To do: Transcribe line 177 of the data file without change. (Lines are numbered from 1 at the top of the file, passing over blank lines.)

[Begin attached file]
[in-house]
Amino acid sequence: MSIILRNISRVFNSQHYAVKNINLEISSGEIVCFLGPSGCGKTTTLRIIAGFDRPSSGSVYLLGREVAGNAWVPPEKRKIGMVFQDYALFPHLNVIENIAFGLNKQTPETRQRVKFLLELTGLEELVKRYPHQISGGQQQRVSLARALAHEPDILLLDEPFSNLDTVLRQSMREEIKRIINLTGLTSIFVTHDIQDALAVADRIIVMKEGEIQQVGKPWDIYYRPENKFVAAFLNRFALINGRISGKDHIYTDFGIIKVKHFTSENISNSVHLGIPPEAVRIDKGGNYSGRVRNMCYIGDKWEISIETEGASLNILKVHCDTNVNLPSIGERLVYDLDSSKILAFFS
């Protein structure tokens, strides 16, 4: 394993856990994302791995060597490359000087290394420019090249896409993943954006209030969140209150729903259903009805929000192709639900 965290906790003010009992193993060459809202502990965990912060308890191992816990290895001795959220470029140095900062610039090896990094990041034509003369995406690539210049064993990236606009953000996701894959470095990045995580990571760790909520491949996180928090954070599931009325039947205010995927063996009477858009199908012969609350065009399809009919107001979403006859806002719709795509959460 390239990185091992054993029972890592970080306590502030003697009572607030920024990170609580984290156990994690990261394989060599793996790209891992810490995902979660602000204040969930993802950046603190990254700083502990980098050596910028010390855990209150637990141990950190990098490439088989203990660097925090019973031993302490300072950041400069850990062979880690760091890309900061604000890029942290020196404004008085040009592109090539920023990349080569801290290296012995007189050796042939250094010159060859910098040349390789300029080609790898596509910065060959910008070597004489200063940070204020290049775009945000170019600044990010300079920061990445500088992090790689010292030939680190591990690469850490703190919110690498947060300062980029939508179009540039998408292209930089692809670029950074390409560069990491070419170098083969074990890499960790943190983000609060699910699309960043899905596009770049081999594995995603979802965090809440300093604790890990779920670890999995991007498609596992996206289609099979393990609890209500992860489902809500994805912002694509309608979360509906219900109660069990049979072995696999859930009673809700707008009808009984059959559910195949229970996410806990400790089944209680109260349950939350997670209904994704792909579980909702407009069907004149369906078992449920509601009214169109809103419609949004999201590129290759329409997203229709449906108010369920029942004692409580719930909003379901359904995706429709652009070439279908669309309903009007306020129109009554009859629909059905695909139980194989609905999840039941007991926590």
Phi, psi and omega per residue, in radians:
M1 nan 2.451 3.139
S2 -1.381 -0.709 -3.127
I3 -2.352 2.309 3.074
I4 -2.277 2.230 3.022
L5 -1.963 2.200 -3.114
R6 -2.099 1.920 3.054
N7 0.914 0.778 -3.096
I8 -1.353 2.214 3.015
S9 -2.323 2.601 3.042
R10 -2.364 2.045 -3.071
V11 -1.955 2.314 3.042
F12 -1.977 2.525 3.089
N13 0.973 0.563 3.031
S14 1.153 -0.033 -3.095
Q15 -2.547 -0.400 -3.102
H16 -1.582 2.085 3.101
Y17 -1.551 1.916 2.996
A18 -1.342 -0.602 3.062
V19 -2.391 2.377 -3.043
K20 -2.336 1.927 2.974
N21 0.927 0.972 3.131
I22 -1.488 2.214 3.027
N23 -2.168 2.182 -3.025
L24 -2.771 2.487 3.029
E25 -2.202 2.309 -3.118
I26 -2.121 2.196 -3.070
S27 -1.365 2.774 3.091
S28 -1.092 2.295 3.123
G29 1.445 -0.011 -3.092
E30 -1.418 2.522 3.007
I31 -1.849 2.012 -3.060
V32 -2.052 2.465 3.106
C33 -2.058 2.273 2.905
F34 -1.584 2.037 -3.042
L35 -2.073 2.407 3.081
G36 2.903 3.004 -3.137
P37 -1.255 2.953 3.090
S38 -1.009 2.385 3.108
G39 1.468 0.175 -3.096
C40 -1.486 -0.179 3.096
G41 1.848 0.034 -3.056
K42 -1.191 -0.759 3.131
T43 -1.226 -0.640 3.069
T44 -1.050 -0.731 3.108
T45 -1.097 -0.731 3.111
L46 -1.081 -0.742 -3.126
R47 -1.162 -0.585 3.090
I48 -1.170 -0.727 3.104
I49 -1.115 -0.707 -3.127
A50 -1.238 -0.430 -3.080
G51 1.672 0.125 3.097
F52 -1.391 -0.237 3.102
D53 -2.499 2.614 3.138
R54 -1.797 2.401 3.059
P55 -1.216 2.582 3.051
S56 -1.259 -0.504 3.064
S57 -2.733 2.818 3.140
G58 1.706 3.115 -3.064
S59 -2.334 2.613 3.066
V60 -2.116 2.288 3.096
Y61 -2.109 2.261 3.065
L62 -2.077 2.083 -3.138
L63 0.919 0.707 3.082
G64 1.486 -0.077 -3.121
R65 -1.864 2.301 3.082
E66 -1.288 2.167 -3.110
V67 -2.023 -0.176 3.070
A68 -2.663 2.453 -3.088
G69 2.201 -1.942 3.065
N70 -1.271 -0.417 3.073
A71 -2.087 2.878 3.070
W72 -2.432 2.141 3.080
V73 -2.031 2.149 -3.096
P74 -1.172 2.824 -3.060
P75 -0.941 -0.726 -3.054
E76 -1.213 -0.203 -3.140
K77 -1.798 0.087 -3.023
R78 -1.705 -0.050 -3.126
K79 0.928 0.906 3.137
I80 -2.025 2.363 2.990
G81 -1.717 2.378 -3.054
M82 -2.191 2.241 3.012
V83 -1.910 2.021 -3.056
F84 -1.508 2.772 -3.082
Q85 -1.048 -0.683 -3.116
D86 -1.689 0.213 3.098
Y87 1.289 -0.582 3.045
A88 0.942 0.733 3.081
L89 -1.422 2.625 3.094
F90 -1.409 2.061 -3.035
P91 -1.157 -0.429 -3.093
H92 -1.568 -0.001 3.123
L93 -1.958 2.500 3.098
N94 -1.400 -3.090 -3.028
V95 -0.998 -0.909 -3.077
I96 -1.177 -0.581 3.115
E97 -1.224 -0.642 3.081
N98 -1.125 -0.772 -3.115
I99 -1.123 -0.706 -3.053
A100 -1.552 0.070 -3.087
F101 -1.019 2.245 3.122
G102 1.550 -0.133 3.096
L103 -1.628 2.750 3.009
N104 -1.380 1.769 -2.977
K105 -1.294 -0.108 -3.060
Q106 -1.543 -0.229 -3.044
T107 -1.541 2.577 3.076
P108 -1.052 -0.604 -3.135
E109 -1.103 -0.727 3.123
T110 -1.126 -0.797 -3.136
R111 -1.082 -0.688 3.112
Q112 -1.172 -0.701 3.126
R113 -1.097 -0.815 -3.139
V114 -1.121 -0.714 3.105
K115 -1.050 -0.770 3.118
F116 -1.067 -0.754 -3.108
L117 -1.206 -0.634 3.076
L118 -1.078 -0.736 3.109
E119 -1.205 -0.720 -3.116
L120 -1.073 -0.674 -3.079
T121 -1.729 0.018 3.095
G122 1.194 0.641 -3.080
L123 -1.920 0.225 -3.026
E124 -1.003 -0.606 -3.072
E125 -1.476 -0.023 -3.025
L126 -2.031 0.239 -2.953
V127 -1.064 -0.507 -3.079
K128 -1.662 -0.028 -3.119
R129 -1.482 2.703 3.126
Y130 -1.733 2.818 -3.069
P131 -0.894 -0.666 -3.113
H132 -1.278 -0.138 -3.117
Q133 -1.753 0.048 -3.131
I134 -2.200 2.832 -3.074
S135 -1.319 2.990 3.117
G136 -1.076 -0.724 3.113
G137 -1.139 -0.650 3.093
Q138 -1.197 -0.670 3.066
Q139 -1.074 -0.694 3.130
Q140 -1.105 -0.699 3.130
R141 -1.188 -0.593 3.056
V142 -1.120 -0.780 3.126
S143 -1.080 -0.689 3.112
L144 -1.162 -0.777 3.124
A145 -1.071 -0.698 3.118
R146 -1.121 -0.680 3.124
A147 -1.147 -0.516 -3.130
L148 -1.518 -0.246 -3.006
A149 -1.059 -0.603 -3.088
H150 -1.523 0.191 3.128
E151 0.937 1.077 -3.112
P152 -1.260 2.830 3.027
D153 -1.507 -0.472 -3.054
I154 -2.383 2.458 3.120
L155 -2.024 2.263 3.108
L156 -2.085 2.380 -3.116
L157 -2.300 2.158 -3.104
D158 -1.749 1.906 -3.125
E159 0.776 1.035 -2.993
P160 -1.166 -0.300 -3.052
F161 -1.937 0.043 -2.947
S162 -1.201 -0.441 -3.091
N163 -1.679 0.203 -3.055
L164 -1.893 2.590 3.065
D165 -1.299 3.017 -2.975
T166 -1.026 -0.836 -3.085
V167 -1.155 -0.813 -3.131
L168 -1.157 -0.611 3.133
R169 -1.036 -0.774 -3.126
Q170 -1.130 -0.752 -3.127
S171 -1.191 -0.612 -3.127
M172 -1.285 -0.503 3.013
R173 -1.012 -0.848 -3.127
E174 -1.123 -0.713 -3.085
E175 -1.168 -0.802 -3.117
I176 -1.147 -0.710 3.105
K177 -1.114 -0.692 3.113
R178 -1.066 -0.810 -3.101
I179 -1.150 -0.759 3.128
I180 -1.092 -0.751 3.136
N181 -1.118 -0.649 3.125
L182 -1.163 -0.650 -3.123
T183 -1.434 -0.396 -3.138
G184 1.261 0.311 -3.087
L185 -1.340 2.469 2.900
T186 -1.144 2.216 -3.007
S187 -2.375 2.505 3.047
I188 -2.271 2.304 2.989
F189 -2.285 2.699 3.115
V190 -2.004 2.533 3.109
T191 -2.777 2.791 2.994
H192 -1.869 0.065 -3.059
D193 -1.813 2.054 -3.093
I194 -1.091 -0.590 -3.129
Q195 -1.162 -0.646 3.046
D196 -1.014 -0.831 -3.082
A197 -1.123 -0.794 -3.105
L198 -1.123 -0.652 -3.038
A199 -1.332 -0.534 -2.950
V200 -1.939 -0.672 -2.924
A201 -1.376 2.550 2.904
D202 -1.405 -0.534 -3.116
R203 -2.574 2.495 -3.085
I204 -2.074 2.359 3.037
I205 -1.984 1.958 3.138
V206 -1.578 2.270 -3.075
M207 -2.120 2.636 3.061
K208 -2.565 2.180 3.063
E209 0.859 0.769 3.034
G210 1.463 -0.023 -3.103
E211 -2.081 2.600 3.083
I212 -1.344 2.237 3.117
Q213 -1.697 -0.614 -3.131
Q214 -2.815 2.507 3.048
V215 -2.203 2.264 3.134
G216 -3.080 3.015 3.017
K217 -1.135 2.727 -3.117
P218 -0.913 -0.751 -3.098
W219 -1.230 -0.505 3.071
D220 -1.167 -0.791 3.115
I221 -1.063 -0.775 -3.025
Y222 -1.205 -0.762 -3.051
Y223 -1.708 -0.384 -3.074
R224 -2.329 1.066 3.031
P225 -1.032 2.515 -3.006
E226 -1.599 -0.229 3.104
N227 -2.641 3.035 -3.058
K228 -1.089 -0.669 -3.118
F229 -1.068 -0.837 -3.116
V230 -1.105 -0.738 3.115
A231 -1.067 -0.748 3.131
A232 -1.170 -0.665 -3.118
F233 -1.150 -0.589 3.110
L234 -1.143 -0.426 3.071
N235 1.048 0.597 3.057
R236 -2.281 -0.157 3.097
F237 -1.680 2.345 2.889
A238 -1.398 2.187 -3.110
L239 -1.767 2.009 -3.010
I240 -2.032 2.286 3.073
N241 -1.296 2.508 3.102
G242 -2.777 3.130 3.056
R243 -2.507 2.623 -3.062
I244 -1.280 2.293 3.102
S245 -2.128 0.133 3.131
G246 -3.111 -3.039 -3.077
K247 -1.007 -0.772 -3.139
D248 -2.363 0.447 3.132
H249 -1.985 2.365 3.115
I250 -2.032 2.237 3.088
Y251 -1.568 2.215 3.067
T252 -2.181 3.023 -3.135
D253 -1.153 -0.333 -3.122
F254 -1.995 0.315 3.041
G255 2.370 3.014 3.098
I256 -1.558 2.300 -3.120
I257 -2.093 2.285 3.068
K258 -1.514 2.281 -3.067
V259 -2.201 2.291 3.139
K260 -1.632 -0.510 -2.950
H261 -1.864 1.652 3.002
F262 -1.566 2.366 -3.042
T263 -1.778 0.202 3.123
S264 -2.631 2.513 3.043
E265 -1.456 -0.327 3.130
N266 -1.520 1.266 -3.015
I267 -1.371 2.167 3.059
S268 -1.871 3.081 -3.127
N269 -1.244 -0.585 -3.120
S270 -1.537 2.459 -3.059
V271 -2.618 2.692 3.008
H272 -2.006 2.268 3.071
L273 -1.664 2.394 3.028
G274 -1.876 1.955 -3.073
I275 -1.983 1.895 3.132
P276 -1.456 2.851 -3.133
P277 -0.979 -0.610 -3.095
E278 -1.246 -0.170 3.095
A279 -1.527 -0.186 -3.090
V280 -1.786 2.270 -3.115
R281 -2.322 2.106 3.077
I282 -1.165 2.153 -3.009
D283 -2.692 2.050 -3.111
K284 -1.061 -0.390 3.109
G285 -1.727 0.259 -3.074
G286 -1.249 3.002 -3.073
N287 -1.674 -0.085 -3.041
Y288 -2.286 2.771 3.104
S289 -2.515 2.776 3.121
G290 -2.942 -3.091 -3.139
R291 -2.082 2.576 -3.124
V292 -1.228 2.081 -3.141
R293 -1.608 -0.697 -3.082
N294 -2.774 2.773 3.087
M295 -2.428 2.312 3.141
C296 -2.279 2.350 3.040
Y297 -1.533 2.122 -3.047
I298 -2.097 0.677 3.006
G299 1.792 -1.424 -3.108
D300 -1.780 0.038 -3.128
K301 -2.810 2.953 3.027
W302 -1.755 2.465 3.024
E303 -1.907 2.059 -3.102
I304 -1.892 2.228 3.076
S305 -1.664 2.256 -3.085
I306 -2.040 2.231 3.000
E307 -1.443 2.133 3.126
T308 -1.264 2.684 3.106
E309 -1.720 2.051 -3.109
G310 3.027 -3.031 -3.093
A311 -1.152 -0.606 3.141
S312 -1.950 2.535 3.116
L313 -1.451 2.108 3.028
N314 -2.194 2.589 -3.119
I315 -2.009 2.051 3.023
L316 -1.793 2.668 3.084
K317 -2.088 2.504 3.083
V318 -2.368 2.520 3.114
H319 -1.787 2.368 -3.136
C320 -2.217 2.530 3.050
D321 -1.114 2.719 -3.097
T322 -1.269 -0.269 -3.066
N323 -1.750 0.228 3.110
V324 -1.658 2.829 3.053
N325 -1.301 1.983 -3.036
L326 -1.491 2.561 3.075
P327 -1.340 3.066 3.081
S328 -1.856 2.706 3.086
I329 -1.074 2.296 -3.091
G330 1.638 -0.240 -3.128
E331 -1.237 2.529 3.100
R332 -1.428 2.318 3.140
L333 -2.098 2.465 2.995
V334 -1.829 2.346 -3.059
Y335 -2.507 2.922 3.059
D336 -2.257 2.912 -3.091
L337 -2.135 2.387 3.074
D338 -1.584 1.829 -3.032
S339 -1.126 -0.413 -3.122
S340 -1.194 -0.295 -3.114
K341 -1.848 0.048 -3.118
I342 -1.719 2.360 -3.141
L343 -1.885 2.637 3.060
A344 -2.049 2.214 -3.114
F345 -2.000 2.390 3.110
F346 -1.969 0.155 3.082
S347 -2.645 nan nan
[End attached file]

R173 -1.012 -0.848 -3.127